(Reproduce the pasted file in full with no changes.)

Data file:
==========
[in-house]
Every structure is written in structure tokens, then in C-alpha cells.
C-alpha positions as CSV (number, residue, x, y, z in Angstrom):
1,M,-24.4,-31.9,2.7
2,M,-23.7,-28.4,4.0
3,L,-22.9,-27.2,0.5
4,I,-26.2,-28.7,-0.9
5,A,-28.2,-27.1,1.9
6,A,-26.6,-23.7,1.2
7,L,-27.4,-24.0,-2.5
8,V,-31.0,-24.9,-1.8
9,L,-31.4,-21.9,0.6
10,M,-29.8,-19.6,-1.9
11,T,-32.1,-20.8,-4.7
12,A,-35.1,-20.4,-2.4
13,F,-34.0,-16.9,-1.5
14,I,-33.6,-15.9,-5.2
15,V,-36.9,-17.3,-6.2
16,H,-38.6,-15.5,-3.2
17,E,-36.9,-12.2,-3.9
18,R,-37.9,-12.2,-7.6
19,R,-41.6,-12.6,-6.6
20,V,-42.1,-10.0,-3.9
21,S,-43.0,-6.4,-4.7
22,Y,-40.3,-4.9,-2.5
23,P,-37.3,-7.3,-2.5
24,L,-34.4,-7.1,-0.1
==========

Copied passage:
[in-house]
Every structure is written in structure tokens, then in C-alpha cells.
C-alpha positions as CSV (number, residue, x, y, z in Angstrom):
1,M,-24.4,-31.9,2.7
2,M,-23.7,-28.4,4.0
3,L,-22.9,-27.2,0.5
4,I,-26.2,-28.7,-0.9
5,A,-28.2,-27.1,1.9
6,A,-26.6,-23.7,1.2
7,L,-27.4,-24.0,-2.5
8,V,-31.0,-24.9,-1.8
9,L,-31.4,-21.9,0.6
10,M,-29.8,-19.6,-1.9
11,T,-32.1,-20.8,-4.7
12,A,-35.1,-20.4,-2.4
13,F,-34.0,-16.9,-1.5
14,I,-33.6,-15.9,-5.2
15,V,-36.9,-17.3,-6.2
16,H,-38.6,-15.5,-3.2
17,E,-36.9,-12.2,-3.9
18,R,-37.9,-12.2,-7.6
19,R,-41.6,-12.6,-6.6
20,V,-42.1,-10.0,-3.9
21,S,-43.0,-6.4,-4.7
22,Y,-40.3,-4.9,-2.5
23,P,-37.3,-7.3,-2.5
24,L,-34.4,-7.1,-0.1